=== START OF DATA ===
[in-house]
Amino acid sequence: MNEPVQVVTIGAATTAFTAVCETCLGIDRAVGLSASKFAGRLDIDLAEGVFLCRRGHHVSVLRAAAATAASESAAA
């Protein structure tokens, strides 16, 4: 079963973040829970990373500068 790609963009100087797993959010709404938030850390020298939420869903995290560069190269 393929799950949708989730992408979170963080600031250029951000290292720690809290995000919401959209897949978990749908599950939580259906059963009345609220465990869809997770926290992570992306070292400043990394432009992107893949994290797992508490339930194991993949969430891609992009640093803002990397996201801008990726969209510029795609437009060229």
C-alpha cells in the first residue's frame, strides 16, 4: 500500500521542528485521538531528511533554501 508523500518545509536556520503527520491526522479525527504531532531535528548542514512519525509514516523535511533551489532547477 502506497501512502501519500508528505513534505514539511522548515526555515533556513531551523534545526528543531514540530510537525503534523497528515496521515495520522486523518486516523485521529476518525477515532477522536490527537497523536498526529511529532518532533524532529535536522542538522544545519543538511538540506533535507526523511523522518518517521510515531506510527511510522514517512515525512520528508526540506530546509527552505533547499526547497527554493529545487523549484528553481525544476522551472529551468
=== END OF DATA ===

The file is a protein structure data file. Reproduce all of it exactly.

[in-house]
Amino acid sequence: MNEPVQVVTIGAATTAFTAVCETCLGIDRAVGLSASKFAGRLDIDLAEGVFLCRRGHHVSVLRAAAATAASESAAA
């Protein structure tokens, strides 16, 4: 079963973040829970990373500068 790609963009100087797993959010709404938030850390020298939420869903995290560069190269 393929799950949708989730992408979170963080600031250029951000290292720690809290995000919401959209897949978990749908599950939580259906059963009345609220465990869809997770926290992570992306070292400043990394432009992107893949994290797992508490339930194991993949969430891609992009640093803002990397996201801008990726969209510029795609437009060229």
C-alpha cells in the first residue's frame, strides 16, 4: 500500500521542528485521538531528511533554501 508523500518545509536556520503527520491526522479525527504531532531535528548542514512519525509514516523535511533551489532547477 502506497501512502501519500508528505513534505514539511522548515526555515533556513531551523534545526528543531514540530510537525503534523497528515496521515495520522486523518486516523485521529476518525477515532477522536490527537497523536498526529511529532518532533524532529535536522542538522544545519543538511538540506533535507526523511523522518518517521510515531506510527511510522514517512515525512520528508526540506530546509527552505533547499526547497527554493529545487523549484528553481525544476522551472529551468